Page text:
Sounds grisly right? Well, it is, sort of. This isn’t a gut-munching gorefest like the cover art suggests but don’t let that deter you from seeing the film. Just understand that this is a very British film and is somewhat reserved with the red stuff. Sure there’s some good blood sprays and a some grisly murder scenes but they aren’t all that graphic. It isn’t Italian. But it doesn’t need to be graphic to be good. The performances are rock solid, especially from Pete Walker’s muse Sheila Keith. She plays the cannibal woman with such subtlety and cruelty that it’s hard to believe she isn’t a crazy cannibal. She really steals the show and is a pleasure to watch. Though that isn’t to say that the rest of the cast is unremarkable, indeed there are many good performances here but Sheila Keith is just so perfect and so menacing it’s hard to focus on anything else. The plot is tight and moves quickly, the film is only 86 minutes including credits. The editing and cinematography are nice as well but this is an actors film to be sure.
The Blu-Ray looks great as well. There are still film artifacts throughout the presentation which was nice to see. They didn’t scrub the film of every imperfection which to my mind means they didn’t mess with the overall picture much. This is a 40 year old film and is bound to have some blips here and there. The colors are vibrant, the blacks solid. This release is a nice upgrade to the now out of print dvd.
Frightmare is a fun film that is anything but dull despite it’s lack of grue. It’s suspenseful, well acted and written. It’s a solid horror treat for any fan out there, especially those looking for something more than a cheap gore fest (I love those too).
John Flynn directed one of my favorite vigilante flicks. Rolling Thunder is a powerhouse of a film filled to the brim with great characters, dialogue, and violence. It’s a tough film that’s powerful and mean. When I found out that John Flynn had directed another vigilante flick I couldn’t wait to see it. I should have.
Defiance stars Jan Michael Vincent as a deck hand on cargo ships. He’s been put on probation due to bad behavior and now he has to take up residence in a tough neighborhood in NYC. The neighborhood his ruled by a ruthless gang called The Souls and of course he runs afoul of them. The neighbors are too scared to fight back but he decides to stand up for them. He also falls in love and hangs out with a former boxer-turned-punch-drunk simpleton and a little kid. A lot.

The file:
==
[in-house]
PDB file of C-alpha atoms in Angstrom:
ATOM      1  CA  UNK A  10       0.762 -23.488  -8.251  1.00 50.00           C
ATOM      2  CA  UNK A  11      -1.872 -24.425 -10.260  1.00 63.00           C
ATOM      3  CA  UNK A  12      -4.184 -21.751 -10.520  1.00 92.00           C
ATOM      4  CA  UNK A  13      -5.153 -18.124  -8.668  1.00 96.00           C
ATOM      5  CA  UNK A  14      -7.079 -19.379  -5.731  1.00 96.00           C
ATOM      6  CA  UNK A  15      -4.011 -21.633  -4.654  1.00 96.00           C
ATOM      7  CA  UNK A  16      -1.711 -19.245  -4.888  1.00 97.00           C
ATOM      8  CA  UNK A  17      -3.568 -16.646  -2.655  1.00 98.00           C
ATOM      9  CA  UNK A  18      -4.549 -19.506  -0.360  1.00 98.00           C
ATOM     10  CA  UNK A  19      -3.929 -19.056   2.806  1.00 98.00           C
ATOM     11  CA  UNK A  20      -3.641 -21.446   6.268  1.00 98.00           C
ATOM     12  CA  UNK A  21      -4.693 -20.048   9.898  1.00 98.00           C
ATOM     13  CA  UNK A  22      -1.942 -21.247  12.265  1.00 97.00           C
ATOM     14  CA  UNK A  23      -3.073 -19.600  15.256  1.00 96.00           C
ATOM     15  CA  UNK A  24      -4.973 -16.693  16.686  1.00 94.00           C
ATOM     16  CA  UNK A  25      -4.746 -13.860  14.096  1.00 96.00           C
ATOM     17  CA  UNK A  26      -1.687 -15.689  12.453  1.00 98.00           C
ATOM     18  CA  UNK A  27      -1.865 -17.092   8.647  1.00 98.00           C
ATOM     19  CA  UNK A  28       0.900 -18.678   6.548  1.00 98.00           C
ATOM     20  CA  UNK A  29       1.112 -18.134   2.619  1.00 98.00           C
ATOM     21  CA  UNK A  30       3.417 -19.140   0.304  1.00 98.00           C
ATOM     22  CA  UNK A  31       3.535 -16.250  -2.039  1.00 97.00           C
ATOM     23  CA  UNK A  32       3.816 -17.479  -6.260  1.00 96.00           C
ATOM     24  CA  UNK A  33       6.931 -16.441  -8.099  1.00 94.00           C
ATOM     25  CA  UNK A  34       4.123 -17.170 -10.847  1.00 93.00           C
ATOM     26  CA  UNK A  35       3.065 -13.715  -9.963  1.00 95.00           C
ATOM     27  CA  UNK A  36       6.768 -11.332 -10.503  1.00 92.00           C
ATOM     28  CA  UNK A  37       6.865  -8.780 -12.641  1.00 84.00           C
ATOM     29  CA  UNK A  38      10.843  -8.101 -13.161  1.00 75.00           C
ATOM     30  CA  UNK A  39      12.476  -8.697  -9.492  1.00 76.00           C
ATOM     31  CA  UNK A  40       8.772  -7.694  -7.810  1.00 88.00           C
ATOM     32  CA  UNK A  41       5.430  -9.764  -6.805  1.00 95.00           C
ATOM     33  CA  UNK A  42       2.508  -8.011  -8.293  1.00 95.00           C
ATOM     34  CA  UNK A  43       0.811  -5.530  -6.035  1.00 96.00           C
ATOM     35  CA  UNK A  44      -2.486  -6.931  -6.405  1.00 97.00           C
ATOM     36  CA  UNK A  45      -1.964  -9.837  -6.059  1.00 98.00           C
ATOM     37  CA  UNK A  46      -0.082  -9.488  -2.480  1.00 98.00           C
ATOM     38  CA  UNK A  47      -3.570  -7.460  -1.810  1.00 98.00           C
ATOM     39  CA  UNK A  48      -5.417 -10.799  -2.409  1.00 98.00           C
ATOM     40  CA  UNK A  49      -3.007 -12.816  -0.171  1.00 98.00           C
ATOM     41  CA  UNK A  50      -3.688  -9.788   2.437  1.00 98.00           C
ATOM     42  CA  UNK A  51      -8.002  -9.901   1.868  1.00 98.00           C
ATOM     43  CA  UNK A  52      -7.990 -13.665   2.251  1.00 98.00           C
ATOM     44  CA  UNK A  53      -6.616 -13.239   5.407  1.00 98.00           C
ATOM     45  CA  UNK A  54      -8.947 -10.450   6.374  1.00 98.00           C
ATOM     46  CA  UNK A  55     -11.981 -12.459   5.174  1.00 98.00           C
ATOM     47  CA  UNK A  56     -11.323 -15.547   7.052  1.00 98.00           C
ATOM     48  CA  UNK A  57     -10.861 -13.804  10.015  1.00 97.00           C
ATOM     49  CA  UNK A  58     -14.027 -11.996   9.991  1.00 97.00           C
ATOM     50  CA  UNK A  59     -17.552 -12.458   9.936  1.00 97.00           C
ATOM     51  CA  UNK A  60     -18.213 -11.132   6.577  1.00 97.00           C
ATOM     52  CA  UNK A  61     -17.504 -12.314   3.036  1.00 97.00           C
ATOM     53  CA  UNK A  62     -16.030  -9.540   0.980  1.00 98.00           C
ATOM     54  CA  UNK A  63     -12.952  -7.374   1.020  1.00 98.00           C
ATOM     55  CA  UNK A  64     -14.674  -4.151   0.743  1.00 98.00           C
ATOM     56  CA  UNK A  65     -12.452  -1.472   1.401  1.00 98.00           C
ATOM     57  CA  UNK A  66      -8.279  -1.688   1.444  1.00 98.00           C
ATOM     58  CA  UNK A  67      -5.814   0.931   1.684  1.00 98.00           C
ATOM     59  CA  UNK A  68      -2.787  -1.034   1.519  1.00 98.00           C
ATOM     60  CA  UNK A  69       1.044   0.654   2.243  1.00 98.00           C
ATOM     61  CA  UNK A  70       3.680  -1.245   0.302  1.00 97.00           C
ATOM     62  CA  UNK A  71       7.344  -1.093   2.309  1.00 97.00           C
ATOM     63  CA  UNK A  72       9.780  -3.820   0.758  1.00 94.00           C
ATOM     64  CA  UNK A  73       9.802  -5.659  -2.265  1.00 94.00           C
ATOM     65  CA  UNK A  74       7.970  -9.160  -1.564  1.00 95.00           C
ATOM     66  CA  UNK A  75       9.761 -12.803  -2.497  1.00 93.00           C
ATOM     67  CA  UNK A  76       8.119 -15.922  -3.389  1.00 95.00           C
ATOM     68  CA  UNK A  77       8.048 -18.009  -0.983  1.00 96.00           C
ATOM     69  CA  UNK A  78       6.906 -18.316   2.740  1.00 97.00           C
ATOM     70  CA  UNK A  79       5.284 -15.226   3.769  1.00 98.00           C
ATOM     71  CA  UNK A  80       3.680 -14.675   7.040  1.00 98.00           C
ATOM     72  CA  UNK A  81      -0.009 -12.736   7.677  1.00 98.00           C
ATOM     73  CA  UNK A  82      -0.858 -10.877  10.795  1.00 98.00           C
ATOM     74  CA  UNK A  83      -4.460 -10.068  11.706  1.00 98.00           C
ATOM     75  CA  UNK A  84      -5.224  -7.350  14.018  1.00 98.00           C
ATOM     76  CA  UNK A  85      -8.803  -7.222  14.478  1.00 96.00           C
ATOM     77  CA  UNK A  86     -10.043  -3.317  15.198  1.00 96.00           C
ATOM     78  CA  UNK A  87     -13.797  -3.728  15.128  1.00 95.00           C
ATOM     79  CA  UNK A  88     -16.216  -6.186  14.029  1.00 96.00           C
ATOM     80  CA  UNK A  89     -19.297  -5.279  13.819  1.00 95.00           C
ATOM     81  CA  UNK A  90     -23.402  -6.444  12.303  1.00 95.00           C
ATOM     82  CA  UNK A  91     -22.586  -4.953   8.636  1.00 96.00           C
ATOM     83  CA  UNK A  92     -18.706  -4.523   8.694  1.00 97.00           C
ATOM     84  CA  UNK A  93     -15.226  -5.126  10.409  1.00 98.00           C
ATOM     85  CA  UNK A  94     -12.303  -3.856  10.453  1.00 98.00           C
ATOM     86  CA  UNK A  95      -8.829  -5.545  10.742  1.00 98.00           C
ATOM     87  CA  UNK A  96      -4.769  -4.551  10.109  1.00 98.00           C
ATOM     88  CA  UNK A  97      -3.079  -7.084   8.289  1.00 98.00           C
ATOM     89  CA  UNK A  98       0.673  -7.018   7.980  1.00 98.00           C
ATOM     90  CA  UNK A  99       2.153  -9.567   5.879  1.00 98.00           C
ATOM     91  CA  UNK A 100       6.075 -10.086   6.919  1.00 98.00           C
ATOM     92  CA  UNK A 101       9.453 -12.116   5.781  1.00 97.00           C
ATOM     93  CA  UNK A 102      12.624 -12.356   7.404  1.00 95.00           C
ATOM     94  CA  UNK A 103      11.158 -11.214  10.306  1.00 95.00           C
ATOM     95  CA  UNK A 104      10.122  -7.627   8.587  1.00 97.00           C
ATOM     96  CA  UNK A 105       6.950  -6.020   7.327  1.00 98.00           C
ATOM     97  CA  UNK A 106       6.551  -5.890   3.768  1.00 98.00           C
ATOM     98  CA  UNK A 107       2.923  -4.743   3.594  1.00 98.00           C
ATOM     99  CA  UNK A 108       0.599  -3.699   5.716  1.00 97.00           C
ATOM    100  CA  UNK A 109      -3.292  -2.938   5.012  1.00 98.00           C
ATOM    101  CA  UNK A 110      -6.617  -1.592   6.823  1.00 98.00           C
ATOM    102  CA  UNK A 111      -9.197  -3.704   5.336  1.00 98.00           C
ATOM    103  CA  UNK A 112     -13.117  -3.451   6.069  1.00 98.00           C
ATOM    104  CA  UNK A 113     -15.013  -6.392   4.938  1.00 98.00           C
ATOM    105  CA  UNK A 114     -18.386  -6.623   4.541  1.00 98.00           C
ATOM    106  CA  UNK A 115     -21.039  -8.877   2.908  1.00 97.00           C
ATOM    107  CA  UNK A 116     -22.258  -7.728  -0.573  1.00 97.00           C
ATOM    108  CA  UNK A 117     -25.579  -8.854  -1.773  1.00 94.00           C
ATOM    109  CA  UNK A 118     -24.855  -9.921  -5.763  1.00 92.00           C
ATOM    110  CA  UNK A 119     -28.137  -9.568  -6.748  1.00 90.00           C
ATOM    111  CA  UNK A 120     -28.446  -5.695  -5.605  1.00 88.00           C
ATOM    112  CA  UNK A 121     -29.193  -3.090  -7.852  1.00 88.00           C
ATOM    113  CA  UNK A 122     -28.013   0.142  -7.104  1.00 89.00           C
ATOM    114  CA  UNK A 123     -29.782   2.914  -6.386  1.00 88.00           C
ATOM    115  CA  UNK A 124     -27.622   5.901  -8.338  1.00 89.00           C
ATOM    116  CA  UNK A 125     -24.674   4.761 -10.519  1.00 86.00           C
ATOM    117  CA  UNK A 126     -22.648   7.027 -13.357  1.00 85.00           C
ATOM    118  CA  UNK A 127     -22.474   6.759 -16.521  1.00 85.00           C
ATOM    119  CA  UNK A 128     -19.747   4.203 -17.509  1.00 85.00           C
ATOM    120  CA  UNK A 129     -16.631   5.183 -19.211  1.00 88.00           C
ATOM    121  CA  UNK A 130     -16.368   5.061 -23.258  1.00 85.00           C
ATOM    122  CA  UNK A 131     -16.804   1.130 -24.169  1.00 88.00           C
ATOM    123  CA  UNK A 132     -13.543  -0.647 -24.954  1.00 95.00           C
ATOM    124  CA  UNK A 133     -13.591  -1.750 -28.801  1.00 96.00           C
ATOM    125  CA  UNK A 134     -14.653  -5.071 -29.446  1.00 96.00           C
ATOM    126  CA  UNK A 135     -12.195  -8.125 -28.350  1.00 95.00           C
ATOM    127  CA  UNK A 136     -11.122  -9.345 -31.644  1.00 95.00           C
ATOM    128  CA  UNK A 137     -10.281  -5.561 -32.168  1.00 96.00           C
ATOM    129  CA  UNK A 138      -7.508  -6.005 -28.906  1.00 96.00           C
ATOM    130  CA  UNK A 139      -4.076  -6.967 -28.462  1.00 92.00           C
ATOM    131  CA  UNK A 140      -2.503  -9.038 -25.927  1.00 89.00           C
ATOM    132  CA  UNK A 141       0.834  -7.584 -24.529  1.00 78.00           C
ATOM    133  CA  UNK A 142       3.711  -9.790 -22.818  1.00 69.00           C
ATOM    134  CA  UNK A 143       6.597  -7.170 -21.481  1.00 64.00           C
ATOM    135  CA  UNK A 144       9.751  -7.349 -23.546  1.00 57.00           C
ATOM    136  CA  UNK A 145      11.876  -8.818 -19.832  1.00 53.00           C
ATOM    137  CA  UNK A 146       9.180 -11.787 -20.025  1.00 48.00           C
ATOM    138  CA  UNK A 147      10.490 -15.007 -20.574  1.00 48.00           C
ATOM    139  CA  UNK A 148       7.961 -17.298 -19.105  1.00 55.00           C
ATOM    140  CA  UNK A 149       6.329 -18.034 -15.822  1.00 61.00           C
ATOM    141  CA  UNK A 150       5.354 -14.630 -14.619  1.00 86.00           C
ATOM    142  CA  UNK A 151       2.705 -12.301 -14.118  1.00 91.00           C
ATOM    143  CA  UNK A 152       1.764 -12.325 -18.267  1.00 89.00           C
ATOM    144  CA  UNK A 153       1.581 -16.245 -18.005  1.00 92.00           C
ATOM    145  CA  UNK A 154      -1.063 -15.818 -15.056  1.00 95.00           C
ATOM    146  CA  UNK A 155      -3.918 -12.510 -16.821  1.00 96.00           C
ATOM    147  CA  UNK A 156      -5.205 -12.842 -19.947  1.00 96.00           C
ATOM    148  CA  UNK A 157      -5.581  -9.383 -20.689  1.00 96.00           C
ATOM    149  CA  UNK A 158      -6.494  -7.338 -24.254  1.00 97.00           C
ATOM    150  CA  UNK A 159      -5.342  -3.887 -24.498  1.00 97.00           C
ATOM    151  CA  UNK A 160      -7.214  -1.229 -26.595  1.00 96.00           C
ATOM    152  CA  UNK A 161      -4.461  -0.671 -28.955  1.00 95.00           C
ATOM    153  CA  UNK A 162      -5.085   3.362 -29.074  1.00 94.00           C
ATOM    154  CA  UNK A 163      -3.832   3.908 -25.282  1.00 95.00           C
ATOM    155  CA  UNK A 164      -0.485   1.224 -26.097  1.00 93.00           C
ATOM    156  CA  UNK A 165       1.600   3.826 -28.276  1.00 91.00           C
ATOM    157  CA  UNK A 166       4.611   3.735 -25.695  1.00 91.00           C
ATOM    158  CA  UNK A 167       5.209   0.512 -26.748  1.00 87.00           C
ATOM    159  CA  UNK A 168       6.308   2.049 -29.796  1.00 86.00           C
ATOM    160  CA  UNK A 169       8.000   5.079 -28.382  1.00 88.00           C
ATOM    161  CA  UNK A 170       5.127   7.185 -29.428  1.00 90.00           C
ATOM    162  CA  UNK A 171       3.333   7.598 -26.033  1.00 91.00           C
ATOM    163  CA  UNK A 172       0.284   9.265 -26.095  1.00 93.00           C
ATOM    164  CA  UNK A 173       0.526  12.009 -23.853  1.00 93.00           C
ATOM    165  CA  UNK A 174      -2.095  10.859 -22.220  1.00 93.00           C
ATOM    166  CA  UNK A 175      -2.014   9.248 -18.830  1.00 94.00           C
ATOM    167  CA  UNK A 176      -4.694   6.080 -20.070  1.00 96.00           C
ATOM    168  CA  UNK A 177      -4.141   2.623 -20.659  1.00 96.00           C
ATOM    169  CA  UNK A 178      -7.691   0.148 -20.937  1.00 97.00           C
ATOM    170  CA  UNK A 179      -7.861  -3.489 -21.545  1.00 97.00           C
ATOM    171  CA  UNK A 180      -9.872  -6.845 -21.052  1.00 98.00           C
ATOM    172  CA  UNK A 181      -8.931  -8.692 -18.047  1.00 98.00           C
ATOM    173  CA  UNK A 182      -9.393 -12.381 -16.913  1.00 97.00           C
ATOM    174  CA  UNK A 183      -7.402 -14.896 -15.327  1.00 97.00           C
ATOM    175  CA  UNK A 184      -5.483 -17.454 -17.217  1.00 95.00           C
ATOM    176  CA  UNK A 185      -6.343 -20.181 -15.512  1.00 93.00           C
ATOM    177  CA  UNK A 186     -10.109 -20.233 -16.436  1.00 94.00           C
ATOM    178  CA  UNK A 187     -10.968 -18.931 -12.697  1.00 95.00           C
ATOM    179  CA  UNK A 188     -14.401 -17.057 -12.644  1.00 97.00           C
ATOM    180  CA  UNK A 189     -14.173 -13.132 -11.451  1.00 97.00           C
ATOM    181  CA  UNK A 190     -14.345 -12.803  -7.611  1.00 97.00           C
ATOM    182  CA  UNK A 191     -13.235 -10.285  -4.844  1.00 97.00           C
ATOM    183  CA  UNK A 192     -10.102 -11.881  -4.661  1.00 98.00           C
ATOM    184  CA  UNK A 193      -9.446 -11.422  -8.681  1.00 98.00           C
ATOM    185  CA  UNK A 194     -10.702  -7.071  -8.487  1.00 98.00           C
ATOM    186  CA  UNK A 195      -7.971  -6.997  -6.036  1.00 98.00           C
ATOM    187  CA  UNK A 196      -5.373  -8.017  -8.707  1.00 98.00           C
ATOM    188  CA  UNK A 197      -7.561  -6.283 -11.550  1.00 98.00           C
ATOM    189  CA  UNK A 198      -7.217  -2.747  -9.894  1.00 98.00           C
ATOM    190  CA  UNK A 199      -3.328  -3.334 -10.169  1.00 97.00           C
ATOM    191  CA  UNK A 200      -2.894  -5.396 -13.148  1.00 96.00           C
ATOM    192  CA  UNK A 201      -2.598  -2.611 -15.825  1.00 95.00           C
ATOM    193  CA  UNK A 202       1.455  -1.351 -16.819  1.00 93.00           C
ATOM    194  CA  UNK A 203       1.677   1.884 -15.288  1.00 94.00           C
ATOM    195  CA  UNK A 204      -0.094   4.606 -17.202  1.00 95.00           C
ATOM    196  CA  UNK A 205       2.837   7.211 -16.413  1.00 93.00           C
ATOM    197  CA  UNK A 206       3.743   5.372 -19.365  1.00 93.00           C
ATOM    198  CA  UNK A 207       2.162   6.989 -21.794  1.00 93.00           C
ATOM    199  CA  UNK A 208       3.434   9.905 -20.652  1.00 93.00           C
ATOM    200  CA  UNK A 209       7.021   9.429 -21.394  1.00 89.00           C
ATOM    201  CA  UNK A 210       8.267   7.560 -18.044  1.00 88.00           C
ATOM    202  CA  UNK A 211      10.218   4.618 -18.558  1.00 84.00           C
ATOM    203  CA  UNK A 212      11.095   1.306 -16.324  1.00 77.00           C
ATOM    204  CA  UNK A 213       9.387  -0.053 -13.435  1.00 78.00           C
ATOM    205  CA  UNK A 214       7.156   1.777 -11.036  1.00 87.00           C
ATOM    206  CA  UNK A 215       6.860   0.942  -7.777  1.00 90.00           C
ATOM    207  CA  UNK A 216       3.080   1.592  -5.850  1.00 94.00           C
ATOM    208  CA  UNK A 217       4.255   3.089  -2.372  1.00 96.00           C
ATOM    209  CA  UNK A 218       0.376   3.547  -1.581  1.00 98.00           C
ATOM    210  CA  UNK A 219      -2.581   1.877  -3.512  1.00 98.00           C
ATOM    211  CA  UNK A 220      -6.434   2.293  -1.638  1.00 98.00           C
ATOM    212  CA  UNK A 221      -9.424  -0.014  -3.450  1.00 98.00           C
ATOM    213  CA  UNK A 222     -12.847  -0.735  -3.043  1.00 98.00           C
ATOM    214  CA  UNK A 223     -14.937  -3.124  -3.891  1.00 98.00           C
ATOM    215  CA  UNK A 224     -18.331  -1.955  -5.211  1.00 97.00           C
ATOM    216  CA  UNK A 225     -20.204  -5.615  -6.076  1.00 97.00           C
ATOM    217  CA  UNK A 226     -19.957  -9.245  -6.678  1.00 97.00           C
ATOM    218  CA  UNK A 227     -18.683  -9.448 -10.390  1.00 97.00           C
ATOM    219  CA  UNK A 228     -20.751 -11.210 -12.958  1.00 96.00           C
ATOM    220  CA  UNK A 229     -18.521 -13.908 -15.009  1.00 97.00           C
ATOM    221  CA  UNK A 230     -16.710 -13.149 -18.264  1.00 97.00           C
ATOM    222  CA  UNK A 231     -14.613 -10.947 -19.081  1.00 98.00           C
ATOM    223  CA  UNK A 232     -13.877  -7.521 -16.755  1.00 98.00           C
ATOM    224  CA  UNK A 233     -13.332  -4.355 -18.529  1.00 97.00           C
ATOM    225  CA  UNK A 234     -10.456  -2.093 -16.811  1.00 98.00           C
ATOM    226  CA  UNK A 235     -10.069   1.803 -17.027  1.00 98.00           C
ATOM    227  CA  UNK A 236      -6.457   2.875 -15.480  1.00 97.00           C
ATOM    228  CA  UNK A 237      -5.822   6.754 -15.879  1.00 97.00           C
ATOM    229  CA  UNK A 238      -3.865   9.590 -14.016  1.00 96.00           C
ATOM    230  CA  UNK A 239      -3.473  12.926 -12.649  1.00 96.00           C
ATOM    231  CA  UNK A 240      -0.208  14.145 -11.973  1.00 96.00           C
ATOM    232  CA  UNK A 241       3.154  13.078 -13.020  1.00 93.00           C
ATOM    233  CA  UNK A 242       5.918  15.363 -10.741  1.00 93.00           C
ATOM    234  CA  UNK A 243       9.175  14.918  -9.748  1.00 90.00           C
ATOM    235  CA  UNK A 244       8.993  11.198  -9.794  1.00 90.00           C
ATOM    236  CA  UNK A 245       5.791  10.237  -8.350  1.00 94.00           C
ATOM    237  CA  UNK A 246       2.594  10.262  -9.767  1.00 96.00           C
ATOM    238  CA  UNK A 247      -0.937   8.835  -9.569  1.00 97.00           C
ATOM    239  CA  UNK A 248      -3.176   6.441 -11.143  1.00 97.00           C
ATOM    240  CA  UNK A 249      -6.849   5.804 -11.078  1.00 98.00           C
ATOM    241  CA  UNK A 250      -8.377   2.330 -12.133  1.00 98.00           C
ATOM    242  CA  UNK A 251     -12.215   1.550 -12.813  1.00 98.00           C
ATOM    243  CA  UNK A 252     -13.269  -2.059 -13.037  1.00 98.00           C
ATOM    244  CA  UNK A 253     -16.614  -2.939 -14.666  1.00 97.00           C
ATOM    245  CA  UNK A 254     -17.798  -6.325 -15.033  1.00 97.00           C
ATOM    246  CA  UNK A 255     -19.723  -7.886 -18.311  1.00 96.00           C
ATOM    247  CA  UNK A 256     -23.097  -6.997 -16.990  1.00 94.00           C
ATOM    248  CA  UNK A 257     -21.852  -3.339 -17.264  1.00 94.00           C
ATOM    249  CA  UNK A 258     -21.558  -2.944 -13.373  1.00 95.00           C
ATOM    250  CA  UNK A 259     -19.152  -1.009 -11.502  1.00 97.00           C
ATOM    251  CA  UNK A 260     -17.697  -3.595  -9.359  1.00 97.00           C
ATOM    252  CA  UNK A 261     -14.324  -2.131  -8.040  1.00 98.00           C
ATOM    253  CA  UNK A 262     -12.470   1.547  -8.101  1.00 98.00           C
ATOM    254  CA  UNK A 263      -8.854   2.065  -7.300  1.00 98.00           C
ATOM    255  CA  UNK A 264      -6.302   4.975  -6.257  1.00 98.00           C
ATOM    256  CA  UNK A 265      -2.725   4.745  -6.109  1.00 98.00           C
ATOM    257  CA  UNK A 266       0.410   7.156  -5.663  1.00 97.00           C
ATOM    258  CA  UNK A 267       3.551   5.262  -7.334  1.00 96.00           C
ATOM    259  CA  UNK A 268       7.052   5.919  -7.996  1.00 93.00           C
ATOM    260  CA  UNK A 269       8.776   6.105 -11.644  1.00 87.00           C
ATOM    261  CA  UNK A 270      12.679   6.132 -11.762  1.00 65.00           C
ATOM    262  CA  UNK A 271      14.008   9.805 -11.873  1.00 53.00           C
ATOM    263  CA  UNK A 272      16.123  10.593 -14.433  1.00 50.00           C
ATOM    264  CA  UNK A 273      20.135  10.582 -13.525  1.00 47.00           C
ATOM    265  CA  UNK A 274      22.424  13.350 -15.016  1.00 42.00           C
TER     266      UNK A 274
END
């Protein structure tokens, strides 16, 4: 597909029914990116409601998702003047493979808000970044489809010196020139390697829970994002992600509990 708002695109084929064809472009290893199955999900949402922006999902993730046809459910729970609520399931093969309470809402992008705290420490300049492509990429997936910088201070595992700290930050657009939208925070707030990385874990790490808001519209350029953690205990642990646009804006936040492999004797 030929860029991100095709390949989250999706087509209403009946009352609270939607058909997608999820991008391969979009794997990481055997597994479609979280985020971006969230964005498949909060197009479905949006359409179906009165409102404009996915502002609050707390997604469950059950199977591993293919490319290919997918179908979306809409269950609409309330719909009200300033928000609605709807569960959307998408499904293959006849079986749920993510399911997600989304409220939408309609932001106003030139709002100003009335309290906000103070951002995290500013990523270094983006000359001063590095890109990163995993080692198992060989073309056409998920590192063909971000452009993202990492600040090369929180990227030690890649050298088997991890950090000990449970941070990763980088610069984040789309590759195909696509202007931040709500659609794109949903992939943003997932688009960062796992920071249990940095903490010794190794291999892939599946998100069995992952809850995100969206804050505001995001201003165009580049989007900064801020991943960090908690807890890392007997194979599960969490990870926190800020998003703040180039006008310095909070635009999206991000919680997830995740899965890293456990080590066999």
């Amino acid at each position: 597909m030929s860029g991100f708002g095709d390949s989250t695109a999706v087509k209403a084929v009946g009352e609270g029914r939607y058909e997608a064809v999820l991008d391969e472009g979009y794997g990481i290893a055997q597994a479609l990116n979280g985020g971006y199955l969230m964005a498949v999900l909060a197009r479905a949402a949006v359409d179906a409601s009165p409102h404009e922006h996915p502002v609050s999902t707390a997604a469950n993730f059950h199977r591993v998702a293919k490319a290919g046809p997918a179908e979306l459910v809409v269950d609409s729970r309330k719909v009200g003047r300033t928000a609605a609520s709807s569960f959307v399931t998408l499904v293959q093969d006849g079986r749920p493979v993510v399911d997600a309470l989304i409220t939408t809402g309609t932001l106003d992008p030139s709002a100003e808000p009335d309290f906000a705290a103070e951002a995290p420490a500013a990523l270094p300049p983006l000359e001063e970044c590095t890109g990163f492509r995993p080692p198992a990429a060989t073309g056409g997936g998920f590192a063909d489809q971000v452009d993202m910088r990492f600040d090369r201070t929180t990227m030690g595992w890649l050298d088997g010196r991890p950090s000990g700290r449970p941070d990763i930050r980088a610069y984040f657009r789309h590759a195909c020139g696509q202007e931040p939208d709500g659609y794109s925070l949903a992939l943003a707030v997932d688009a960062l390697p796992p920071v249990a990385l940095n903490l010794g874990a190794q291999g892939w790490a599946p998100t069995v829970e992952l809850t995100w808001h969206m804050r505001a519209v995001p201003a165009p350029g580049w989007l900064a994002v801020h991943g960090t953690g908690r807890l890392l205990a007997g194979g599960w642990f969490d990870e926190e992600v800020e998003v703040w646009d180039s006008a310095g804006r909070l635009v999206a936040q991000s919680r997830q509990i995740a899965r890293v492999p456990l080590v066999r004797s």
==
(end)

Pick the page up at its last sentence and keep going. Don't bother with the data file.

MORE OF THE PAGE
The problem with Defiance isn’t the gang. They’re tough and stylish and have the right pathos to make the whole thing work. Jan Michael Vincent is good too but there’s far too much melodrama in the movie. The neighbors run afoul of the gang here and there but there are few actual fights in the film. Those that we do get to see are sloppy and weak. Overall there just isn’t enough to chew on here. The film doesn’t go far enough and turns a decent setup into a tepid affair. It wasn’t horrible overall it just wasn’t very memorable, the opposite of Rolling Thunder.
I’m a big fan of the inner city vigilante genre so I’m glad I watched it. I’m sure I’ve seen worse as this was mildly entertaining throughout and never felt boring, but the ending just doesn’t provide the payoff I was hoping for.
As I mentioned in my previous post I love Australian films. They’re funky, unique, and have a voice all their own. It can be hard to track them down though. Often they use American actors or Australian actors who act with American/British accents so the trademark twang might not be there to clue you in. Many of their films have been forgotten and may have never gotten a proper release stateside. There’s a wealth of flicks to dig into if only you know where to look and what to look for. Enter Ozploitation Trailer Explosion dvd by Intervision films.
As the name suggests the dvd is chock full of you guessed it, trailers. 65 of them to be exact running a whopping 165 minutes of pure Australian goodness. You can watch them all at once or choose each one individually which is a killer feature. It makes finding a wacky trailer for a friend very easy. The trailers are also organized by genre, Sexploitation/comedy, Horror, and action flicks. Again having this organization makes viewing the trailers much easier and fun. I’ve seen some trailer compilations that were just a big fat mess. One long stream of trailers with no way to skip to the next one or find one you wanted to watch again. I’ve barely scratched the surface of the dvd and already I’ve discovered some films that I have to track down (Midnite spares looks amazing). The trailers range from 1970-1986, which for many was the golden years of Australian cinema before the industry fell apart .
The quality of the trailers varies. Some look great glossy and perfect. Some are from beat up film prints and others were lifted off of vhs tapes. The fact that these trailers even still exist is amazing. Many of them are for films that I’ve never even heard of which is pretty damn exciting. I’d rather see a beat up trailer then not have the chance to see it at all. If trailers are your thing, this set is worth your cash. There’s a lot to sift through here and Intervision took the time to present them in a way that would be easy for us to watch and re-watch them. It’s a solid release for trailer fanatics and exploitation fans.